BUSAN, South Korea – First, no one was fired or deported due to the police investigation. However, several participants who were due to start new teaching jobs the following March, found that their schools were unable to process their visa applications due to the investigation, and therefore the schools had to withdraw the job offers.
Unable to start a new job, some of these people had no choice but to leave the country when their old visas expired (I believe there were three such cases). Strangely, those of us who were renewing or extending contracts and visas at our current schools had no problem, and could stay in Korea. Of the people who were forced to leave, all eventually returned to Korea after a few months when the investigation was completed, and found just as good, or better jobs.
As for the investigation, Chris Tharp (the other co-producer/writer/actor/director) and I appeared before the prosecutor, who asserted that the investigation was IN NO WAY about the show’s content. “We have freedom of speech here in Korea, even for foreigners,” he said through an interpreter. He said the only legal issues were the violation of our teaching visas by charging money for the show (and selling beer), and also about performing without a proper license.
Chris and I had to write letters of apology and understanding, and the case was closed, with no additional punishment. Well, I had my doubts about the prosecutor’s statement about the content of our show, but at least we thought we were off the hook.
However, even though the POLICE matter was closed, we soon learned that Korean Immigration still had carte blanche to deny visas, and some of us had to write further letters of apology and have employers plead on our behalves down at the Immigration Office. Immigration officials obviously had problems with the CONTENT of our show, as some of them directly told us, “You did a bad thing—you made fun of Immigration.” (More on that in a bit.)
As recently as the summer of 2008, when I was applying for a new visa at my current job, the Daejeon Immigration Office turned down my school’s visa request due to the black mark from Babo-palooza. Luckily, my school is basically sponsored by the mighty Hanhwa Corporation, which basically rammed my paperwork through.
Erica Shaw (at bar), Chris Tharp, Annabelle Murphy (seated)
As far as the show itself, and Jeffery’s take on it. I’m fine with him, or anyone, finding the show “a bit offensive, vulgar, and often portray[ing] Korean stereotypes in an unflattering light.” Yet he quickly goes from “a bit offensive” to, in the next line, saying that Korean culture “was roasted, chargrilled and then put in the microwave for good measure,” which to me is cheap hyperbole. The “babo” (fools) in Babo-palooza were meant to be ourselves, not Koreans.
The show was conceived as a piss-take on our strange, disorienting, at times surreal expat lives and jobs here in South Korea. Chris and I were keenly aware of the potential for this show to offend and anger Koreans, and there was a lot of debate on what to keep and what to cut.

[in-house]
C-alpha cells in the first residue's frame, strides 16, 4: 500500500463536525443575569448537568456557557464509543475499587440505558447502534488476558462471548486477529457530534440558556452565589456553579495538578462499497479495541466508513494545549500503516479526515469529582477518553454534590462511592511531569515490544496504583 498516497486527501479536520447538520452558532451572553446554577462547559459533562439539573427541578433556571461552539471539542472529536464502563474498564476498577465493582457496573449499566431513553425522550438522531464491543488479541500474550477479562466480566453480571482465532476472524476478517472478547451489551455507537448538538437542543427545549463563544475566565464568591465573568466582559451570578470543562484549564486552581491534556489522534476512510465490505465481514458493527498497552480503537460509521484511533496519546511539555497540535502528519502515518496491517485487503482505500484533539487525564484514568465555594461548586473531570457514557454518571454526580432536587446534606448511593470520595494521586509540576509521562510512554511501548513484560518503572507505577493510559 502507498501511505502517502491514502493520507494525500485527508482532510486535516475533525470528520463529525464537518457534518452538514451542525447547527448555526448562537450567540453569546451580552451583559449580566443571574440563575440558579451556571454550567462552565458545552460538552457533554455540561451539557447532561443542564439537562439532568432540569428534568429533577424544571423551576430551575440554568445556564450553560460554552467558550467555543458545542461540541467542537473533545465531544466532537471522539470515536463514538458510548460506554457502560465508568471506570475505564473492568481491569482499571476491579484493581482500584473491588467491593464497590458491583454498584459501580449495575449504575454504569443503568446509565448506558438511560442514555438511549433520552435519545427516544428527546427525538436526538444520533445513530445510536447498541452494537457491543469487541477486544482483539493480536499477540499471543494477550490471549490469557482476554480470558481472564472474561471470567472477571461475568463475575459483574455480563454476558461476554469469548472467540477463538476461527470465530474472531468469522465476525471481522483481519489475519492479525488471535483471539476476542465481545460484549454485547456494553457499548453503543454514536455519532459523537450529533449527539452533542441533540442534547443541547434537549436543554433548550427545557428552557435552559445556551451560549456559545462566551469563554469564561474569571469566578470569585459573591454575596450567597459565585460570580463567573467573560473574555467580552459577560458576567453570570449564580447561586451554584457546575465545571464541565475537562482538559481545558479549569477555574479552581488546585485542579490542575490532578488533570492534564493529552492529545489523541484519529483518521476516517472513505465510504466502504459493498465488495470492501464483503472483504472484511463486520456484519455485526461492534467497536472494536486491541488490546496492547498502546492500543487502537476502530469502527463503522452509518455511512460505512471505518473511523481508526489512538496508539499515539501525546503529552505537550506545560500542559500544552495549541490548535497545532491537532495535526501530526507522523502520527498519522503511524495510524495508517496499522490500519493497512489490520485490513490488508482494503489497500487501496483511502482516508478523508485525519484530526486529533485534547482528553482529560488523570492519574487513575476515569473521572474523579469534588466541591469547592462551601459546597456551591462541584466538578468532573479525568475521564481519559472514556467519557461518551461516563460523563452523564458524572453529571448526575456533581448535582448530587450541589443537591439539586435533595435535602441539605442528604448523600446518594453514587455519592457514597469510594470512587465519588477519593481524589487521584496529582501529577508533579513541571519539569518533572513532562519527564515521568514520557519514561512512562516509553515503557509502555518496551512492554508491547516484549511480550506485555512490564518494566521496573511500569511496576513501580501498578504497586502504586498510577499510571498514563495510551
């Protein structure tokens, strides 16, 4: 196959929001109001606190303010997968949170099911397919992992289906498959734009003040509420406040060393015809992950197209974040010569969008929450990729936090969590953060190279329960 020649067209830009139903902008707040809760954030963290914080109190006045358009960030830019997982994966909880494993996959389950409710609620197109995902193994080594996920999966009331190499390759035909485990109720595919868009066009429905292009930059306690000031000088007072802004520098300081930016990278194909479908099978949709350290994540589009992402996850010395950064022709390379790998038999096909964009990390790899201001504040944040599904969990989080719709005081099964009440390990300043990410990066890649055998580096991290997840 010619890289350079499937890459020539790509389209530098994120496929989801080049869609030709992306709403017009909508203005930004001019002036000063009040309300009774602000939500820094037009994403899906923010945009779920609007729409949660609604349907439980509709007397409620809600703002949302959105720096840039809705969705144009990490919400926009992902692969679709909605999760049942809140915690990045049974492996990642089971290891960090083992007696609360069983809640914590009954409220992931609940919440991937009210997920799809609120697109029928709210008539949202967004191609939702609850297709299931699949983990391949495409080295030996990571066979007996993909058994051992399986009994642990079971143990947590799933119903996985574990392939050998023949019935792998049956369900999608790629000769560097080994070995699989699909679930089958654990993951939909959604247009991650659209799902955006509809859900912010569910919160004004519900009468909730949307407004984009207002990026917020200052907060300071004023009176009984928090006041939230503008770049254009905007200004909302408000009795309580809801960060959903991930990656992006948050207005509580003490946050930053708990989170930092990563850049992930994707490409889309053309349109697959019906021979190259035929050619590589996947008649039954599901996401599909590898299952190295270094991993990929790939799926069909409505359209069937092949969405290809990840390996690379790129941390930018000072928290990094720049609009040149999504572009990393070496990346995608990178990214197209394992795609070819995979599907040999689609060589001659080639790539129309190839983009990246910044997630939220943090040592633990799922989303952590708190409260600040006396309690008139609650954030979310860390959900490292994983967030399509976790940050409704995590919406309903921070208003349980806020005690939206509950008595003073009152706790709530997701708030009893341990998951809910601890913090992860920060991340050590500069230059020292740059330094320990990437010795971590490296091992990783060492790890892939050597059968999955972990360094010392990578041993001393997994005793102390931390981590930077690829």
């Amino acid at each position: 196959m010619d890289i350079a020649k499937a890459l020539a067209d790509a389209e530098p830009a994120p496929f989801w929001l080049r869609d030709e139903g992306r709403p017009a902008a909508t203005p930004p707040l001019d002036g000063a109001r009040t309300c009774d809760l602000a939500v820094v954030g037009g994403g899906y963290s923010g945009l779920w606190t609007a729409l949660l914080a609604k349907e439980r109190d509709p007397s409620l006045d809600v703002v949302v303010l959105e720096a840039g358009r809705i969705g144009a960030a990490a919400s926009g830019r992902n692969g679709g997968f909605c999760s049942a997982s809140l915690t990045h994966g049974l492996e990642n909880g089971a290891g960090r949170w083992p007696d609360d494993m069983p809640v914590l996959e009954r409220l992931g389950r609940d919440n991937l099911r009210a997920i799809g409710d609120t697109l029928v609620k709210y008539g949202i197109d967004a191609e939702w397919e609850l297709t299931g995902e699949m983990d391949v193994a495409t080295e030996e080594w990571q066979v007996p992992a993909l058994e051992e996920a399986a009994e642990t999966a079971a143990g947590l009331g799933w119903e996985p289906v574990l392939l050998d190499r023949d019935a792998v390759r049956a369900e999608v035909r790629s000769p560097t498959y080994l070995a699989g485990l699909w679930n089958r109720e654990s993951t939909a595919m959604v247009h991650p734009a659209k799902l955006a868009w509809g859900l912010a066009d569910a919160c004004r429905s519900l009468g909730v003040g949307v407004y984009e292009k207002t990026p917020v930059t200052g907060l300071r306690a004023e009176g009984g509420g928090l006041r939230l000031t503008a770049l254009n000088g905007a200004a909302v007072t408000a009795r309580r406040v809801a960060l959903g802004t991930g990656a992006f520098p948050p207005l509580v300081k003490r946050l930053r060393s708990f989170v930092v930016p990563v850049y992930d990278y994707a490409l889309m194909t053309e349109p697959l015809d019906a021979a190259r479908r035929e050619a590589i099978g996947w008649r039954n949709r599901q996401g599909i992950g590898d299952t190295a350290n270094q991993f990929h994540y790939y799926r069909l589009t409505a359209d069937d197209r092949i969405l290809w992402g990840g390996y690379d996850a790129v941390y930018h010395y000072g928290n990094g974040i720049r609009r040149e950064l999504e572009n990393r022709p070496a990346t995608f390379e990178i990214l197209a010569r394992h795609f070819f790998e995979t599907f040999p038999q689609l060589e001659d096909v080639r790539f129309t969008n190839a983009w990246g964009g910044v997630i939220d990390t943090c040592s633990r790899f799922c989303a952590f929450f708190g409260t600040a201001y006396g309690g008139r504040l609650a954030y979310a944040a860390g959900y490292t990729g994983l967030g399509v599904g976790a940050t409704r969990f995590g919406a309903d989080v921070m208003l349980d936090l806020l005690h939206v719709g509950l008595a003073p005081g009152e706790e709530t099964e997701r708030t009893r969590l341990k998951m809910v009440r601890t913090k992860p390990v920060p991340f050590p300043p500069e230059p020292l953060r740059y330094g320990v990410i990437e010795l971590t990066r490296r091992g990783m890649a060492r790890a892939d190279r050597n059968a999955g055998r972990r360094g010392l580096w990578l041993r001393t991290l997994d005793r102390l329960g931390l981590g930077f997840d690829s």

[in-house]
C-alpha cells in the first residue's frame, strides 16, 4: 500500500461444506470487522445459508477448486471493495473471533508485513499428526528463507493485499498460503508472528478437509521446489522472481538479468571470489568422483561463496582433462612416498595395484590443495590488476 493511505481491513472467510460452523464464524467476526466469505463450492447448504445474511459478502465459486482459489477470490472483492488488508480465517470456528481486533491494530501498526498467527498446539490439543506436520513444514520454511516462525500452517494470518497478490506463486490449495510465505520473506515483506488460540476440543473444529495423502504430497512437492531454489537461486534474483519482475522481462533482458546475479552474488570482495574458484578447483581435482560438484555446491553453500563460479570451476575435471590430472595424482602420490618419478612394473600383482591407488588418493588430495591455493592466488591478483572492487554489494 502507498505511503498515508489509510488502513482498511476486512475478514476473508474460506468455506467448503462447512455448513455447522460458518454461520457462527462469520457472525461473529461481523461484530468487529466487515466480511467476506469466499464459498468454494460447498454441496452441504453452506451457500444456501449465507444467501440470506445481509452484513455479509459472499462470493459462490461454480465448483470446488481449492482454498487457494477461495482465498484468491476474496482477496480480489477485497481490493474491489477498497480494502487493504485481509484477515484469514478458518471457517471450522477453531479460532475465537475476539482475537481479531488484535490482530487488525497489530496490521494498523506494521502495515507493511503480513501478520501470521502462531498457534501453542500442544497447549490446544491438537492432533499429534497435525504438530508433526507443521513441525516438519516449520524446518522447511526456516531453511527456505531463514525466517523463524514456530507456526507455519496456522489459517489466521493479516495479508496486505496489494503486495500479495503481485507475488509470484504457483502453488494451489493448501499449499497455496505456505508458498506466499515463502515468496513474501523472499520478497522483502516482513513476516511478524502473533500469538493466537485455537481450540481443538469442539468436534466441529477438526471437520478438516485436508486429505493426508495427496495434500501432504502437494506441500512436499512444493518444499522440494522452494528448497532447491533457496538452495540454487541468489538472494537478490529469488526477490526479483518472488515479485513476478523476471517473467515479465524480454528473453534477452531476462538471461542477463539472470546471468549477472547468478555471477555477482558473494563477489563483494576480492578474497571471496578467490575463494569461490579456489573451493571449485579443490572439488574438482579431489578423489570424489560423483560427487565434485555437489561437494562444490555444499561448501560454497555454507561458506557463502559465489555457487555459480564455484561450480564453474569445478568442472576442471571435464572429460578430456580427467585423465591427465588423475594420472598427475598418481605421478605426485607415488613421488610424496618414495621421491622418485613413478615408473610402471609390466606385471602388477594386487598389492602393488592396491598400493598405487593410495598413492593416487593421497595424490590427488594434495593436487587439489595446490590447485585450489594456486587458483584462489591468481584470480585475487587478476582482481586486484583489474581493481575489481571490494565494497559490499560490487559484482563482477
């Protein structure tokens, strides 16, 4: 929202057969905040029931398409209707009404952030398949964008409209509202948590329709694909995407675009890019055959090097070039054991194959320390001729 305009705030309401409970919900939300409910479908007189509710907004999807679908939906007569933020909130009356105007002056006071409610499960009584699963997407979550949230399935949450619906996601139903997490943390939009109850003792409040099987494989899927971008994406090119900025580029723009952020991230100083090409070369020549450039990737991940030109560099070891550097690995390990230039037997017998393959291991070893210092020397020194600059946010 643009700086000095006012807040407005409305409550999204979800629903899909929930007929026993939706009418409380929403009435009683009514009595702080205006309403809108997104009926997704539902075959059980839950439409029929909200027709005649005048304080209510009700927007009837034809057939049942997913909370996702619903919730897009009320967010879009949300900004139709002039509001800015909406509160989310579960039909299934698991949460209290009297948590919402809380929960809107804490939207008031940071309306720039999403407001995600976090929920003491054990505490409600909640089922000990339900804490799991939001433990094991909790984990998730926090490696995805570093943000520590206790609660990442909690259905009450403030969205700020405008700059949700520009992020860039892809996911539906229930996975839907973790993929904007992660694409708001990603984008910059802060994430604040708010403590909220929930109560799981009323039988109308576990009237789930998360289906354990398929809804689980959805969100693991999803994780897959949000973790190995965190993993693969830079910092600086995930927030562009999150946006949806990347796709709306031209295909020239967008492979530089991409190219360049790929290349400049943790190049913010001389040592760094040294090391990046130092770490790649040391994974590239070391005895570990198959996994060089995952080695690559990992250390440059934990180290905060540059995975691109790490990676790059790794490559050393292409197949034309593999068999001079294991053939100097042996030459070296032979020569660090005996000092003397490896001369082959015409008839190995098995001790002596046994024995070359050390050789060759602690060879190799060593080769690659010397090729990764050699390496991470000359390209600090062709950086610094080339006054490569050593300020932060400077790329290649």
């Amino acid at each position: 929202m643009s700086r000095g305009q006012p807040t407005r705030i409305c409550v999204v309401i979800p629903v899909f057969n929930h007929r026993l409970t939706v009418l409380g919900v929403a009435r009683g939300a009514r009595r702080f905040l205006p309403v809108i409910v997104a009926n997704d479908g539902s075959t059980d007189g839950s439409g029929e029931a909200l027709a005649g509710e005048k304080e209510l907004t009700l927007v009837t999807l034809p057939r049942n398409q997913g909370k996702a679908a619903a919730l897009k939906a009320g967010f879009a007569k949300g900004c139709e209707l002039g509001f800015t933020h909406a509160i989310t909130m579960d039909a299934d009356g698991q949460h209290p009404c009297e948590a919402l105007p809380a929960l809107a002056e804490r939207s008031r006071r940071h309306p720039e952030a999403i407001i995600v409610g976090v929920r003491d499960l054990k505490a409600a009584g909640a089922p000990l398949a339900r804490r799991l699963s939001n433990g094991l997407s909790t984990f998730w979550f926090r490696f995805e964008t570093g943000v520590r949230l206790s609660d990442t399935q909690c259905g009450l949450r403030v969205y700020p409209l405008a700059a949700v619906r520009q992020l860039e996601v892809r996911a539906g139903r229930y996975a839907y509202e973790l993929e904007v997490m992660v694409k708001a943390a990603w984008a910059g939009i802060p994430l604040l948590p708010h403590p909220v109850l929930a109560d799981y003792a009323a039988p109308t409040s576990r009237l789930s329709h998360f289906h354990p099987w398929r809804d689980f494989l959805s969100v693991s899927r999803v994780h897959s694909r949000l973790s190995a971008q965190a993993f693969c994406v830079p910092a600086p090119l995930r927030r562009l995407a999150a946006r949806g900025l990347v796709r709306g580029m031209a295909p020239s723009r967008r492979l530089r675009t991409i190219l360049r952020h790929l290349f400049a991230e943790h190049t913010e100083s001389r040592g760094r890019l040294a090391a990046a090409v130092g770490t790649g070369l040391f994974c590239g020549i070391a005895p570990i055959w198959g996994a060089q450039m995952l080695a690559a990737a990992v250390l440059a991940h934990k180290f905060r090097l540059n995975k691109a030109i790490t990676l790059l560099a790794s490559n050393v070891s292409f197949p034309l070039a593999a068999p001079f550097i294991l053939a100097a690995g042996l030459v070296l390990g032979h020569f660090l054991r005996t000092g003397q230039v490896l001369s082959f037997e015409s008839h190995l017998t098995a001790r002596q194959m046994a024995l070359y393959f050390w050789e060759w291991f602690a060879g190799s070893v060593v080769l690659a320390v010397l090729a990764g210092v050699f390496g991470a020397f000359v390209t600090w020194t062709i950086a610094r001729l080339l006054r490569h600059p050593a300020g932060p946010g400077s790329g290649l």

Chris and I wanted to draw the line at the Immigration sketch (not written by Chris or me), where several of our actors portrayed grim, hyper-nationalistic Immigration officials “quizzing” a newly arrived foreign English teacher on Korean culture. I thought the sketch, complete with us waygooks speaking in stilted, awkward Konglish, was tantamount to acting in blackface. However, the sketch’s writer vociferously objected, and we reluctantly kept the sketch in the show. As this was the sketch that Immigration officials directly alluded to when they explained why our visas were being denied, it’s clear that we should have gone with our instincts.
If we had cut this sketch, would there have been no police or immigration hassle at all? Hard to say—but it’s clear that directly mocking Korean Immigration was like handing them a very big club and inviting them to beat us with it, which they did.
Remco Dalmaijer, Annabelle Murphy, Gus Swanda, Erica Shaw and Lorcan Kitching
While the whole police/immigration affair was a gigantic headache, it was oddly fascinating to watch as the story blew up on the blogosphere, the newspapers, Korean TV, and even in some papers back home.
It was like watching a train wreck in slow-motion. While we all felt some anger and resentment at our treatment, I also remember the many, many Korean friends who not only came to the show and loved it, but who also provided invaluable support and advice as the whole shit-storm threatened to actually ruin people’s lives.
The saddest part of the whole affair was the hugely chilling effect it had on the expat performance scene in Busan, as Jeffery noted in his article. In 2005-2006, there was a lot of creative energy in town, and after the roaring success of Babo-palooza (before the police hammer fell) it seemed anything was possible. But after the crackdown, people were literally afraid to strum a Beatles tune at a coffee shop open-mic.
I am still very proud of the show we put on, but I still regret the “atmosphere of suspicion and retribution,” as Jeffrey put it, that it engendered. It has taken awhile, but I think the scene has fully revived. I hope BUSAN NIGHT LIVE becomes a regular event, and that nobody in Busan will ever again be afraid to put their creative dreams into action.